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The law of relative percentages and running performance
If you've followed any of our blog posts, you'll already know that we are advocates of faster running in winter, rather than lots of long and slow miles. Our ethos is simple, you have to be a fast runner to perform well over any distance, whether that's a 5k or a 50 mile ultra race. This is something that many people struggle to understand and as hey progress to marathon and ultra distance races, they tend to focus on longer/slower running, believing that endurance is key and it's more important to 'keep going' rather than running fast.
What is the law of relative percentages?
Most people understand relative percentages in it's simplest form. If I ask you to go for a long run and work at 50% of maximum, you would read that as 'running very easy'. If I tell you to run at 95% of maximum, you'd guess that's pretty hard. The wiser ones among you will ask 50% of what? 50% of maximum heart rate? 50% of VO2 maximum? 50% of maximal effort? My answer is... it doesn't really matter for now, most people will interpret that 50% of maximum will be pretty easy and you'd be right.
What percentage of maximum would you expect to run for a marathon? Don't ask % of maximum what.... just answer the question and give me a figure. What percentage of maximum would you run for a marathon? What seems a reasonable answer to that question? I'll bet most people would say 75-85%. That seems about right... 50% seems way too easy and 95-100% is way too high, who runs at 95-100% for a full marathon!!??
This is a really important point to understand. Elite runners are not ahead of you because they are running at 100% of maximum, whereas you are only running at 70% of maximum. NOBODY can run at 100% of maximum for a marathon, it's impossible! You can't run flat out for 26.2 miles.
Here's the truth, most runners are all running within that 75-85% of maximum for the marathon distance. Yes, if you're better trained you will be closer to 85% and if you're less trained you will be closer to the 75%, but the simple thing to grasp here is that most people are running at the SAME RELATIVE INTENSITY.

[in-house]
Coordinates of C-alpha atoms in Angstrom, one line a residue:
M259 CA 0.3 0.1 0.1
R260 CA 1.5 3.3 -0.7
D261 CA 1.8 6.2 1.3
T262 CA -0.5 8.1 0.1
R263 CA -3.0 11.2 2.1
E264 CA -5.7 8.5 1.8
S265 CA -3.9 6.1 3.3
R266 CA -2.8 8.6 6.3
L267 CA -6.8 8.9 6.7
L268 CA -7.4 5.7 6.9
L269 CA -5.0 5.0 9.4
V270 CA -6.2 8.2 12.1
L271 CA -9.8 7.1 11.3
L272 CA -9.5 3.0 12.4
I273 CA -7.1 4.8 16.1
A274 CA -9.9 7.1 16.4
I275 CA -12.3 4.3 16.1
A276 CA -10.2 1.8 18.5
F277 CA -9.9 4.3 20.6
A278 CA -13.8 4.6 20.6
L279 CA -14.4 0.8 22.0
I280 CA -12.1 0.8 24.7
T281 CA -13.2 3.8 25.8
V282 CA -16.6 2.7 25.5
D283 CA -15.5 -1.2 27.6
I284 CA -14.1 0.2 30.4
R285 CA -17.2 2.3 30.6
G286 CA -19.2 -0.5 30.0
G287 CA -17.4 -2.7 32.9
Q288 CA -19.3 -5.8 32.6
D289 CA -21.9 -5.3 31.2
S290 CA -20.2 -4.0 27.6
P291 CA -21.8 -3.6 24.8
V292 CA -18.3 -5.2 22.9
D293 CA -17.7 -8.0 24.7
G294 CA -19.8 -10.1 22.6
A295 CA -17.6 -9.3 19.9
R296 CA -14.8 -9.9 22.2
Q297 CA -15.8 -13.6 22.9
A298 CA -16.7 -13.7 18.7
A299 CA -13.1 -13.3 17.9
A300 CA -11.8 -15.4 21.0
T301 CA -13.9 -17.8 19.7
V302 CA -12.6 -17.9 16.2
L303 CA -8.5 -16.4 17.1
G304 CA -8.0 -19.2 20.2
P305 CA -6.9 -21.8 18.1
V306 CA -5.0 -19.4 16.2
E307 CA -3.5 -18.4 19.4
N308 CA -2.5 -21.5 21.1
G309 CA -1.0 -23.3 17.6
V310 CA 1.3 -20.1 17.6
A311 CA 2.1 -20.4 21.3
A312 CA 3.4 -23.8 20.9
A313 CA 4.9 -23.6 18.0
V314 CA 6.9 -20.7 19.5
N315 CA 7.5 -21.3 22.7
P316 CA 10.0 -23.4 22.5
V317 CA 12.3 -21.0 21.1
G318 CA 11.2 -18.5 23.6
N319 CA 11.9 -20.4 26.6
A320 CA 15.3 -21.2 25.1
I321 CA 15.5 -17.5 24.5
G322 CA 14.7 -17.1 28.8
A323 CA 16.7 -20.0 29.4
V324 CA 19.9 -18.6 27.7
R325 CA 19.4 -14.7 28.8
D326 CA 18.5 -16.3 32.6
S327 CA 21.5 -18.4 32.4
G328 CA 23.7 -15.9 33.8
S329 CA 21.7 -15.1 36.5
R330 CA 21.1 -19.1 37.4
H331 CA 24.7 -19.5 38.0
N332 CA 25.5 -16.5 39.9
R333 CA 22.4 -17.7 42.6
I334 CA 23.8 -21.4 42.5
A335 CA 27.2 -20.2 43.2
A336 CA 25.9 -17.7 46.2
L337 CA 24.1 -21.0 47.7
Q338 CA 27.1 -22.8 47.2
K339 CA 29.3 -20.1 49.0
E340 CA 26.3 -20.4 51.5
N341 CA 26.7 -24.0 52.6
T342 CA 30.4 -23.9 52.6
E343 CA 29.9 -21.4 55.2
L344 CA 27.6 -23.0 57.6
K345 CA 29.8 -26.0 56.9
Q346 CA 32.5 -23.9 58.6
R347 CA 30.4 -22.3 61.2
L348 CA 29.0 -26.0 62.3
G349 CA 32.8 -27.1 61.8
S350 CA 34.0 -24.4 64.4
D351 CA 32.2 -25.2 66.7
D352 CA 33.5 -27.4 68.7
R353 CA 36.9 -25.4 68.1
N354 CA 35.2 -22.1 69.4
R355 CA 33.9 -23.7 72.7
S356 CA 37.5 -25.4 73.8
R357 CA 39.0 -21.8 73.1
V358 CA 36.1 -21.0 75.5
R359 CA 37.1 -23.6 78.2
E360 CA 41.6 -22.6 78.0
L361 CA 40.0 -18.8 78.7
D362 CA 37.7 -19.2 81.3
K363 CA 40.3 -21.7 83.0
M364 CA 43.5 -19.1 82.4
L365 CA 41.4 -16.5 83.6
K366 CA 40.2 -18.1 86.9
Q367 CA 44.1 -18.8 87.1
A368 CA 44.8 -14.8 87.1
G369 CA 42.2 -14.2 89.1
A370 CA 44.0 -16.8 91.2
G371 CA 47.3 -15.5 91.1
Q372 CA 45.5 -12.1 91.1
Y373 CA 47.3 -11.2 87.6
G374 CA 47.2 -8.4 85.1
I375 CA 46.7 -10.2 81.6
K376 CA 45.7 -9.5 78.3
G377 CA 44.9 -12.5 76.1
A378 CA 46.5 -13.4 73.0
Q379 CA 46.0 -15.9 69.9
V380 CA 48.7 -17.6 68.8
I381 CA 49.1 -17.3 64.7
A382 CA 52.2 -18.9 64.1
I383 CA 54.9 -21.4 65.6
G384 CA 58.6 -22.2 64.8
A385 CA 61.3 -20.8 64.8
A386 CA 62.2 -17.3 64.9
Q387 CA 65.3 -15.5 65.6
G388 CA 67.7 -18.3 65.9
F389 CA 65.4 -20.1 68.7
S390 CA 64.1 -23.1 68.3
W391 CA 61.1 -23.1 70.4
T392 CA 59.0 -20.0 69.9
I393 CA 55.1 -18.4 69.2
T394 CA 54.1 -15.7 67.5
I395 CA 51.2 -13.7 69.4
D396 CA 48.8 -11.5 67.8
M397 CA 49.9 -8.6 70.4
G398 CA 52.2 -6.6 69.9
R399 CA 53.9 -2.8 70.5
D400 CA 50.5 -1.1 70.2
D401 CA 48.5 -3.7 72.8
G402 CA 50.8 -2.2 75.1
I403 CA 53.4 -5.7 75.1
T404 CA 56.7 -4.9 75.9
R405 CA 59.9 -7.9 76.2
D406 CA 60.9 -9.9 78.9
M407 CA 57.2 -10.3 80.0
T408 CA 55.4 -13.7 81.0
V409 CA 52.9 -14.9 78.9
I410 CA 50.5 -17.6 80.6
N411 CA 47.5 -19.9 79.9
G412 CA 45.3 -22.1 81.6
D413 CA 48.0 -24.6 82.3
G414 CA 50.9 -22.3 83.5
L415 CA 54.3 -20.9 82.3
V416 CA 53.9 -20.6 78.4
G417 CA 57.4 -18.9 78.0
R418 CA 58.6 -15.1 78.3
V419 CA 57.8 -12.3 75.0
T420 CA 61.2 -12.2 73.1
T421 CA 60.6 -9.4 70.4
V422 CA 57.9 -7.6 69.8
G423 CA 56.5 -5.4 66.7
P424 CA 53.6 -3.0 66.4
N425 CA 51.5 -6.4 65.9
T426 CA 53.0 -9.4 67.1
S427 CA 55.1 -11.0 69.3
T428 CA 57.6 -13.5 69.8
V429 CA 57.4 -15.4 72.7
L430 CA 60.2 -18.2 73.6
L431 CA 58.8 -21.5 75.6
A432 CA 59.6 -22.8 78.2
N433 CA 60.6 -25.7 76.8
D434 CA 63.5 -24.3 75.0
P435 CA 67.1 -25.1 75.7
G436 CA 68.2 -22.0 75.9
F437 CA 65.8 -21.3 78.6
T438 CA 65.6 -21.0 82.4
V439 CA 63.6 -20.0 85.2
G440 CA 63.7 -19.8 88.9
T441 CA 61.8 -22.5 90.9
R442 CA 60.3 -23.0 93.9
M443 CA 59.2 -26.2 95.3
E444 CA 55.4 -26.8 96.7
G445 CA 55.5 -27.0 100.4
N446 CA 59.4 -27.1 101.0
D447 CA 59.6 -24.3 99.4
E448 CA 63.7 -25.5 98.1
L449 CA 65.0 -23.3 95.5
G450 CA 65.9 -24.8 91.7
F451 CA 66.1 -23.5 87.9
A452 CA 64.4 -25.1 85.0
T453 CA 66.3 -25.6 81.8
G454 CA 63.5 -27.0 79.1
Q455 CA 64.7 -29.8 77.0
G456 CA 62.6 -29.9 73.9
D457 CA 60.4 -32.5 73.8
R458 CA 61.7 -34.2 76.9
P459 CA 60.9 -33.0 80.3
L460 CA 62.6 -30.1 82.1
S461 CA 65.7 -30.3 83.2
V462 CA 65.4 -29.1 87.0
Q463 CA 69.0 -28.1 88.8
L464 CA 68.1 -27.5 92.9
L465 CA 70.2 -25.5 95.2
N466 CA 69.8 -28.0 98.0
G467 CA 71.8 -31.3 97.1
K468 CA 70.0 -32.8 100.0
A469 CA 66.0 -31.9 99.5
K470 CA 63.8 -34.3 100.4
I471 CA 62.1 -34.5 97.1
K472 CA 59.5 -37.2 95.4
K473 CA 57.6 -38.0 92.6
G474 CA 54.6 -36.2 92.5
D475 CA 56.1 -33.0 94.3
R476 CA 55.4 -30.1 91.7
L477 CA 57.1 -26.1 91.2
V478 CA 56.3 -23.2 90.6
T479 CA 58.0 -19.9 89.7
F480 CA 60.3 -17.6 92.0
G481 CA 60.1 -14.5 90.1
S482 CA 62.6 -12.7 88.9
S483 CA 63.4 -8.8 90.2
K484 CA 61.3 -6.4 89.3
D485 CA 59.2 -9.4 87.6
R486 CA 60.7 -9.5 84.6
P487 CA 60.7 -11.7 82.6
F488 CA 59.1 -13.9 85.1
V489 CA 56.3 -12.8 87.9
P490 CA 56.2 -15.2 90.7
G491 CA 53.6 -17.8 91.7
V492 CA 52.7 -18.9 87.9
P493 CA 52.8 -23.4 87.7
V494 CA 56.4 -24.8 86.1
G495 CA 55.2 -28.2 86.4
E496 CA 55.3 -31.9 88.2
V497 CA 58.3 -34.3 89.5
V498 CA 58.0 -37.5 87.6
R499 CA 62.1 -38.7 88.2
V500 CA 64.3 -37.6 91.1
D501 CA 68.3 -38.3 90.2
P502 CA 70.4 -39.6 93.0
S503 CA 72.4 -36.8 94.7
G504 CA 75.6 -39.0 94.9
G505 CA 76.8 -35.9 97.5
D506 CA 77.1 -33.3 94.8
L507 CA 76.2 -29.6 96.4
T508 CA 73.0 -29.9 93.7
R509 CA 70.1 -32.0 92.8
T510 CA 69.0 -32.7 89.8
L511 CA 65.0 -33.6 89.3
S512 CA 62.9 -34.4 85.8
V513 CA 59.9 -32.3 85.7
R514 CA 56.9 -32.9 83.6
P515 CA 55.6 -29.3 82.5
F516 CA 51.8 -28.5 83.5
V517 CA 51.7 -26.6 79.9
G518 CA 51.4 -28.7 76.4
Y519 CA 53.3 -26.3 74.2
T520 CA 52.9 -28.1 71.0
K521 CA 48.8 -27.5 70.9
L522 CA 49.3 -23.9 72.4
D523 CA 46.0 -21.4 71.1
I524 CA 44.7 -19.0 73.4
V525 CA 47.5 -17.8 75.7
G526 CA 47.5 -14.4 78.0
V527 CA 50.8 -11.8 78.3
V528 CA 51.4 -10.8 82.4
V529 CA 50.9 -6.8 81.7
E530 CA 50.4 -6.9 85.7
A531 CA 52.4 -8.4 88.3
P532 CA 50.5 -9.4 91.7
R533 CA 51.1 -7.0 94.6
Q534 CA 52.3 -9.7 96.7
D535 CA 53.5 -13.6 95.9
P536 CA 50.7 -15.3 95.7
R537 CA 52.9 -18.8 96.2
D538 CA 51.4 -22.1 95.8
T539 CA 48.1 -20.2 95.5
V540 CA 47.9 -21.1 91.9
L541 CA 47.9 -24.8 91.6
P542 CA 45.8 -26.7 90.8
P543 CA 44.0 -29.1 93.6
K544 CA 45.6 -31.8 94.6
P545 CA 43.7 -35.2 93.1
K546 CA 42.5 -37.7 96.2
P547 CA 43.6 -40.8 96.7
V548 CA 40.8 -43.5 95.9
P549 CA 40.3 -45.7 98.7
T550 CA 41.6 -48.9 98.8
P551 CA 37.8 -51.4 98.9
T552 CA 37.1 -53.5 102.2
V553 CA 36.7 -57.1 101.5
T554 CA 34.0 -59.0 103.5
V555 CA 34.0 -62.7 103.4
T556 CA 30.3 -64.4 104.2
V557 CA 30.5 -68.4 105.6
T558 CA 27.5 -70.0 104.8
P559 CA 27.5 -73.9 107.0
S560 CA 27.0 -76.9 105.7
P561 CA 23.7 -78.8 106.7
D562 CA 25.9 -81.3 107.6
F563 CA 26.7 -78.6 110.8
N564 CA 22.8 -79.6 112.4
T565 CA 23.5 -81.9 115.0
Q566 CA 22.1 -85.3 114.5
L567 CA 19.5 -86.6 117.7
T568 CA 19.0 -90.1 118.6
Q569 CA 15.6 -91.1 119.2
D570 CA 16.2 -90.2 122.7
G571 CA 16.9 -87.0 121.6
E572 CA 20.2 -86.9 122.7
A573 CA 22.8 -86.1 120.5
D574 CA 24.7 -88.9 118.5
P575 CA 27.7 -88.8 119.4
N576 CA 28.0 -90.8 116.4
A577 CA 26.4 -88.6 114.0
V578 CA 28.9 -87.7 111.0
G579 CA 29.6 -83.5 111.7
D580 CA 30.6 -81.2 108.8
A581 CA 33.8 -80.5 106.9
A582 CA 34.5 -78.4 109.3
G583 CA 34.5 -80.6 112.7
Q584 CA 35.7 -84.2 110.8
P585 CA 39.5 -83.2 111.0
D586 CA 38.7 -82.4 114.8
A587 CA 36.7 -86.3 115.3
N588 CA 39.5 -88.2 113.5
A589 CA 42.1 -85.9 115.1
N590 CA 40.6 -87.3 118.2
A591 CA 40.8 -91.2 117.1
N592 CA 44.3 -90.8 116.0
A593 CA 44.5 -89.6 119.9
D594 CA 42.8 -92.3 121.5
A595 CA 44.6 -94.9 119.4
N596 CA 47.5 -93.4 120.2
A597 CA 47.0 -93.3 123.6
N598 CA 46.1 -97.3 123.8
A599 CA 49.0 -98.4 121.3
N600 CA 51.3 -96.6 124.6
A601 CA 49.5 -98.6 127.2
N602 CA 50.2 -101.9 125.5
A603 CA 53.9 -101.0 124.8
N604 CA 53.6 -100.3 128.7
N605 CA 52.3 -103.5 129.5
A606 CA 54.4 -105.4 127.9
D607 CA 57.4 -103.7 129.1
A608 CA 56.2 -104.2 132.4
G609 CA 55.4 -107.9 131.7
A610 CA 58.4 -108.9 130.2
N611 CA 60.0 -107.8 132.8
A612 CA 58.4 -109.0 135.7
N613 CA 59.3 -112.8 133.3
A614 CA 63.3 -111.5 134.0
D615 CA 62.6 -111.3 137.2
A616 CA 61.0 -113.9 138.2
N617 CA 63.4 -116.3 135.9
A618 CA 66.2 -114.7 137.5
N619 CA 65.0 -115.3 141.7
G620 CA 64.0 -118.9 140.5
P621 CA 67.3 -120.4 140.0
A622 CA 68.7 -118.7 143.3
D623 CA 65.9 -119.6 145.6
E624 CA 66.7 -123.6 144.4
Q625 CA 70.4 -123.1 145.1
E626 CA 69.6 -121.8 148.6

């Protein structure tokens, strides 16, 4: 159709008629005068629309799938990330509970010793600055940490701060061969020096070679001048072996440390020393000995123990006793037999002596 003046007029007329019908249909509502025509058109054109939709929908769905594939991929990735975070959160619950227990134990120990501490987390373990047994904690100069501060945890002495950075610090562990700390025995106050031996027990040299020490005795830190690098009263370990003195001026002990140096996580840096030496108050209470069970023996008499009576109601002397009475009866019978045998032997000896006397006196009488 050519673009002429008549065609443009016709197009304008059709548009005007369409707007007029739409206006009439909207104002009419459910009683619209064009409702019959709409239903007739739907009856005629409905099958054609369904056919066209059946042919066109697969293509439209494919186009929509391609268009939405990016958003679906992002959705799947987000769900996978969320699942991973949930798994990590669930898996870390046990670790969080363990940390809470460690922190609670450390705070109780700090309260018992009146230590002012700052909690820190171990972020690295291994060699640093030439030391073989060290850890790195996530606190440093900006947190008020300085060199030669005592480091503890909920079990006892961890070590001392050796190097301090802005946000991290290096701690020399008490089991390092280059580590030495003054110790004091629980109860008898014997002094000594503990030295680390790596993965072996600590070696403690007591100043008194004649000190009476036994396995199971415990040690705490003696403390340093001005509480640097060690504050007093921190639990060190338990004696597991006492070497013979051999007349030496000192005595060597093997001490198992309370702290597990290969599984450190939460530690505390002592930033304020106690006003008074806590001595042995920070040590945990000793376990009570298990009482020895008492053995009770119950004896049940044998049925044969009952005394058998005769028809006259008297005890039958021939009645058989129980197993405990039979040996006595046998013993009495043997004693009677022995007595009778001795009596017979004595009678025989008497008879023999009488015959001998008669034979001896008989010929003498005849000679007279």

Ok, so if you're running at 75% of maximum and 2000 other people are running at 75% of maximum, then you'll all cross the line together right? If we're all running at 75% of maximum, how come people are finishing an hour ahead of you or an hour behind you?
What's your maximum?
If you have a big maximum, then 75% of a big figure is significantly more than 75% of a small figure. If your engine at maximum can propel you at the speed of sound, then even when it's operating at 75%, you're still going pretty quick. By comparison, if your engine when working at maximum results in a slow jog, then when it's working at 75%, the pace will be even slower.
Let's make this simple...
If you can run 5 minute miles for 5k, then 6 minute miles for a marathon would feel very comfortable.
If you can run 8 minutes miles for 5k, then you'd slow to 9/9:30 for a marathon to feel comfortable.
We're all running at similar percentages of our maximum capability, the thing which separates us is our maximum capability.
What about longer races?
Yes, in longer races, we do rely more on endurance rather than speed, but the same rules still apply. If you want to break 3:30 for a marathon and you're aiming to run 8 minute miles, then if you can't hold 7 minute miles or quicker for 5k, your chances are slim (not impossible). It's just common sense, you can't run a marathon at 95% of maximum.
What if you're racing an ultra? Surely speed is pointless? The same rules will apply. You'll probably run an ultra at 50-60% of maximum (depending on the distance), but your pace is still dictated by your maximum.
Can I just run fast stuff then?
Given what I've written above, then we may as well get rid of endurance training and just do hard / short / fast stuff if we're training for marathons and ultra distance races then? No... clearly not. You can't run a marathon and expect to survive without mileage in your legs and that applies even more so for ultra distance.
This is quite simple, your maximum will determine your pace for the event. When you set off on your marathon, like everyone else, you'll settle into a pace which feels comfortable and sustainable for 26 miles... it'll most likely be 75-85% of your maximum. Your maximum determines the speed and pace of your marathon. If you haven't done the required distance / mileage, when you get to 18 miles, you'll be so badly broken that you'll start to falter and the wheels will come off in dramatic fashion. The mileage / distance / endurance training will determine whether you can 'keep going' at marathon pace to the finish line.
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